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Mr. Howe, of whose church he was a member, says of him, “ He afforded one instance, among others, to shew that Religio Medici is not always opprobrious, and that a beloved physician, on the best account, was not appropriate to the first age. In this calling he sincerely studied the good of mankind; and his skill was not unequal to his sincerity, nor his charity to his skill; being as ready to attend the poor as the rich : and when his art could not heal their bodies, he did all he could to save their souls. So that his ministerial qualifications were not lost: and they were eminently useful to his own family. In every relation in life he was desirable and exemplary to others, and enjoyed continual peace within. As he lived he died; his last hours being very composed, and concluding with that evdavaoice (that good and easy death) for which he had often prayed.” Mr. Howe closes his account of him thus: “ In all my conversation with him, nothing was more observable or more grateful to me, than his pleasant and patient expectation of the blessed state which he now possesses : the mention whereof would make joy sparkle in his eye, and clothe his countenance with chearfulness, accompanied with such tokens of serenity as shewed an unreluctant willingness to wait for that tiine which the wisdom and goodness of God should judge seasonable for his removal.] He died about the year 1705.

He had taken great paius in collecting materials for a History of Nonconformity, and Memoirs of the ancient and modern Nonconformists: but he did not live to accomplish his design; and his papers were afterwards scattered. Seve. ral of them however fell into Dr. Calamy's hands, which he acknowledges were of use to him; and in his Preface he has given a plan of his design at large. " If this work (says the Dr.) had been finished and appeared in the world, it might have been a means of convincing some, that Nonconformity hath all along had a closer connection with both our civil and religious interest than they are willing to allow; and that the present Nonconformists act, in the main, upon the same prin. ciples with those who have been most eminent for serious religion ever since the Reformation.”-It doth not appear that he published any thing but a correct edition of Mr. T. Parker's Methodus Div. Gratiæ ; to which he prefixed an excellent. epistle ; which was while he resided at Framling.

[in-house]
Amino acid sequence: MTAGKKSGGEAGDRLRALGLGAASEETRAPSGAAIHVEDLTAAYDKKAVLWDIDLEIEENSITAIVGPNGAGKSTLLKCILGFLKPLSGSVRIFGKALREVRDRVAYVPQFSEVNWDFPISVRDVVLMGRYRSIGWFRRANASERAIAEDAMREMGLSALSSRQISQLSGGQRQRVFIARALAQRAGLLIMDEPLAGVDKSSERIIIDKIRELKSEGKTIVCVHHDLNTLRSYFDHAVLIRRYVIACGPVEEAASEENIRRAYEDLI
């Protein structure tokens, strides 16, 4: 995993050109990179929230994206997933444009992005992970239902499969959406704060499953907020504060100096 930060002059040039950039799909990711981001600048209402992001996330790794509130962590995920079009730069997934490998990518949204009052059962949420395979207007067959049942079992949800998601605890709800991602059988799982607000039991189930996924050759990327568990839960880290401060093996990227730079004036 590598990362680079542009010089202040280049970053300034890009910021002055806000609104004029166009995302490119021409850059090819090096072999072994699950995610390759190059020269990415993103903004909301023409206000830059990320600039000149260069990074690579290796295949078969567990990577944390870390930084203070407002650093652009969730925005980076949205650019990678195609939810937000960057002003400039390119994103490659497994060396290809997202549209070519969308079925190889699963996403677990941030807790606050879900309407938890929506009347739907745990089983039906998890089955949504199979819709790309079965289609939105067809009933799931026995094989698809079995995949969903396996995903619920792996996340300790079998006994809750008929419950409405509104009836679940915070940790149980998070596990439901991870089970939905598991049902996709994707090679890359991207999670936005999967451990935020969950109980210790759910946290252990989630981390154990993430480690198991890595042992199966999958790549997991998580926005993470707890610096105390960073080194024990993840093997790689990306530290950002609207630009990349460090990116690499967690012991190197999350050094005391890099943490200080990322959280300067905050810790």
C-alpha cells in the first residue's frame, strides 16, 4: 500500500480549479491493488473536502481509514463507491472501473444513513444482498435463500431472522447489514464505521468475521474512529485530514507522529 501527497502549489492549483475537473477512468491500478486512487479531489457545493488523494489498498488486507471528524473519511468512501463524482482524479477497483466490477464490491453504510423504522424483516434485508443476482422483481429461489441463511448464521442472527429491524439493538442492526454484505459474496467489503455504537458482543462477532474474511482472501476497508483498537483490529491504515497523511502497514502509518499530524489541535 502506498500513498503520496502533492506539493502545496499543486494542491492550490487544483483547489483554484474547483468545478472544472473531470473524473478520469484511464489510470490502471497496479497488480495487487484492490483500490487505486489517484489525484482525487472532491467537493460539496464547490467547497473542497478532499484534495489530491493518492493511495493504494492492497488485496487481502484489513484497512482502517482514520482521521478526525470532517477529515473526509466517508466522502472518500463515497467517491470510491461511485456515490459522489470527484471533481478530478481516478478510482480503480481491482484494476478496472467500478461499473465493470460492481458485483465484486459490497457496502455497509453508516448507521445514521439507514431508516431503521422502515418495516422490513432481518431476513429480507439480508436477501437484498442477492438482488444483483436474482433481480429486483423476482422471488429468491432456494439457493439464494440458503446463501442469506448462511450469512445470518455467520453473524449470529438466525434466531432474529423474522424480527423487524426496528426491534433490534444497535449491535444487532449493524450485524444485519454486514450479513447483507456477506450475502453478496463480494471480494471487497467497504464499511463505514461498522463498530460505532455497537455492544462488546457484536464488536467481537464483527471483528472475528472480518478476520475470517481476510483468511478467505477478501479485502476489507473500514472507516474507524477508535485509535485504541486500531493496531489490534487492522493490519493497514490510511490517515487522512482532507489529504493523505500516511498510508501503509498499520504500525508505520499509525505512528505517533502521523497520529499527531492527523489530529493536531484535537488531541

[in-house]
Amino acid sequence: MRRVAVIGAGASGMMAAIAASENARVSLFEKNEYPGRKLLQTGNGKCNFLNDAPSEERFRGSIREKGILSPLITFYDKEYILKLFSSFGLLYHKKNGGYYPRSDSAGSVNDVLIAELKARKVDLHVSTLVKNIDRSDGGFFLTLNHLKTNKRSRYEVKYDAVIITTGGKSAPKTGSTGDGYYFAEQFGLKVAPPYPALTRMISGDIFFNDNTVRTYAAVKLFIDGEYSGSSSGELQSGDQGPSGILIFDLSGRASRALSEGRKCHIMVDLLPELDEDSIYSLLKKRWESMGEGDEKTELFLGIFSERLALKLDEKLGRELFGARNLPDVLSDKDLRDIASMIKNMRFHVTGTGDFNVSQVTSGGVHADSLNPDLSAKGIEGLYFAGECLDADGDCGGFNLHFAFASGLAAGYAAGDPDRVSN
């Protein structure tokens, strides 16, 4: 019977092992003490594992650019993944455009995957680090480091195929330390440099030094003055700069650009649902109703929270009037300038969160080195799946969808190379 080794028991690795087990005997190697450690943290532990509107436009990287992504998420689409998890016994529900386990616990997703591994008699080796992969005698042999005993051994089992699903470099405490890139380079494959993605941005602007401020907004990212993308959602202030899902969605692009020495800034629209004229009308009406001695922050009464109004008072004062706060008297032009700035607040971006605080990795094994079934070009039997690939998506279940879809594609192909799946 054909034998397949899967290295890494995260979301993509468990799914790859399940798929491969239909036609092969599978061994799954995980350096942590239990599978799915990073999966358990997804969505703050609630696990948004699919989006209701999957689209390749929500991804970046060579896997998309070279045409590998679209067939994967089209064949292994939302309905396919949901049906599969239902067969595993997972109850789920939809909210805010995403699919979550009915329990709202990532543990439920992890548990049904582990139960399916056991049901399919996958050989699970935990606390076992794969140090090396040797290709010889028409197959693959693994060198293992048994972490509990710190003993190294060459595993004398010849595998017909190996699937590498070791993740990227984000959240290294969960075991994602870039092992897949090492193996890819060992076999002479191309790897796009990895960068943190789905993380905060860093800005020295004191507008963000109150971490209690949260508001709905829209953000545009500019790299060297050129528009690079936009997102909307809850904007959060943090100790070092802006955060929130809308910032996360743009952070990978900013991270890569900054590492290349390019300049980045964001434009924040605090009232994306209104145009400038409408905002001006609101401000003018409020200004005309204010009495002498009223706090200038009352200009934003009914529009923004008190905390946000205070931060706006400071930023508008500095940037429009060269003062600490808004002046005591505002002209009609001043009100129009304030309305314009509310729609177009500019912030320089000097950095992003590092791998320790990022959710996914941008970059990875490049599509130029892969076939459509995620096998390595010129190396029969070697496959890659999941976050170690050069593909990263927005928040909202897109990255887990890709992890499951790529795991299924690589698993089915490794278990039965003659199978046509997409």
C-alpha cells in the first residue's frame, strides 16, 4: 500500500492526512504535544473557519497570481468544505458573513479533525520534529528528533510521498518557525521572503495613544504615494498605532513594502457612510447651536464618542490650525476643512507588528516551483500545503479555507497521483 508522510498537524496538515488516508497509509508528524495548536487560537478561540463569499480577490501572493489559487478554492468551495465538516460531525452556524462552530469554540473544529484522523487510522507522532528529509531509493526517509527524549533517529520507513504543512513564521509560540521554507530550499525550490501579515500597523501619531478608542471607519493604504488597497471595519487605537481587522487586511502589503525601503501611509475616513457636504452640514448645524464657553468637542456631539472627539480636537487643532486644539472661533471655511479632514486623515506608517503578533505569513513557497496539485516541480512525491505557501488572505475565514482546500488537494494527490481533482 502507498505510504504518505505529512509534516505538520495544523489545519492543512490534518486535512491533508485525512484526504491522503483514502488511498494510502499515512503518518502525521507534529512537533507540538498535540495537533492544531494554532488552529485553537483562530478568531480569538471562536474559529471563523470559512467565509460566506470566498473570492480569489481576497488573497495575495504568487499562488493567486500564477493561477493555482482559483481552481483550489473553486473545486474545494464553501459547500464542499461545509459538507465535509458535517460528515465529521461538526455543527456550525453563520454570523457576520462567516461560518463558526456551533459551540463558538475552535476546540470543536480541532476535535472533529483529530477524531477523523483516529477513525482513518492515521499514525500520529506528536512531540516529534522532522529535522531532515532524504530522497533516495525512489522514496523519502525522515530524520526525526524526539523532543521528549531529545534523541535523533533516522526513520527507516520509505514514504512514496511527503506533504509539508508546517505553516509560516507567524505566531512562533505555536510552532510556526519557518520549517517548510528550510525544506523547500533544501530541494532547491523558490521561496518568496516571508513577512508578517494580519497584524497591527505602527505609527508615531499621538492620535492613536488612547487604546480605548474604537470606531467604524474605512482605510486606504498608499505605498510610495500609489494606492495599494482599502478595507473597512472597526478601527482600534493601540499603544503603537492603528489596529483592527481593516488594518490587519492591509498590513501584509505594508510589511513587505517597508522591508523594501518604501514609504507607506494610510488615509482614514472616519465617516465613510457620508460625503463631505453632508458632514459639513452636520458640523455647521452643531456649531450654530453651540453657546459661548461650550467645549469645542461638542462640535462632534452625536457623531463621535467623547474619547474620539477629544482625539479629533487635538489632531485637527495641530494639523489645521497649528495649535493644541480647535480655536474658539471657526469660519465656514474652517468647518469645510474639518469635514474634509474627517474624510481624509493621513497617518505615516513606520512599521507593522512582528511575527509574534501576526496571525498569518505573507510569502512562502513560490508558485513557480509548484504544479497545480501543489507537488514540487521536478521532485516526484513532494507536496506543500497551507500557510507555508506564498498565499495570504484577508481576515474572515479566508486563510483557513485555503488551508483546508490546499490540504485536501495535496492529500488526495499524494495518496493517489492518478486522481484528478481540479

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ABRAHAM CLIFFORD, B. D. Fellow. He had been Proc, tor of the university. He was also ejected at Quendon in Es

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ser. He studied physic at Leyden, and practised in London. Wood says, He took his degree of M. D. at Oxford when the Prince of Orange made a visit there, in 1670. He died in the parish of St. Sepulchre in London, in the beginning of the year 1675.

WORKS, Methodus Evang.or the Gospel Method of God's saving Sinners; to which Dr. Manton and Mr. Baxter united in writing a Preface.

TRINITY COLLEGE. John RAY, M. A. Fellow, and F. R. S. He was born at Black-Notley in Essex, in 1628. He had his grammar-learning in a school in Braintree-church, and was first entered at Katherine-hall, 1644, whence, in 1646, he removed to Tri. nity. In 1649 he was elected Fellow, and was tutor to many gentlemen and clergymen. After the Restoration, viz. in Dec. 1660, he was ordained by Dr. Sanderson Bp. of Lin. coln; after which he preached Dr. Hill's funeral sermon in the college-chapel. He quitted his fellowship in 1662, because he could not comply with the Act of uniformity, though the college were peculiarly desirous to keep him in. He afterwards lived sometimes at Chester with Bishop Wilkins, and sometimes at other places. He travelled into Italy with his friend Francis Willoughby, Esq. and on his return, lived mostly with him ; soon after whose decease he married, and in 1679 removed to aa estate which he had purchased in the place of his nativity, where he continued ull his death, Jan: 17, 1705.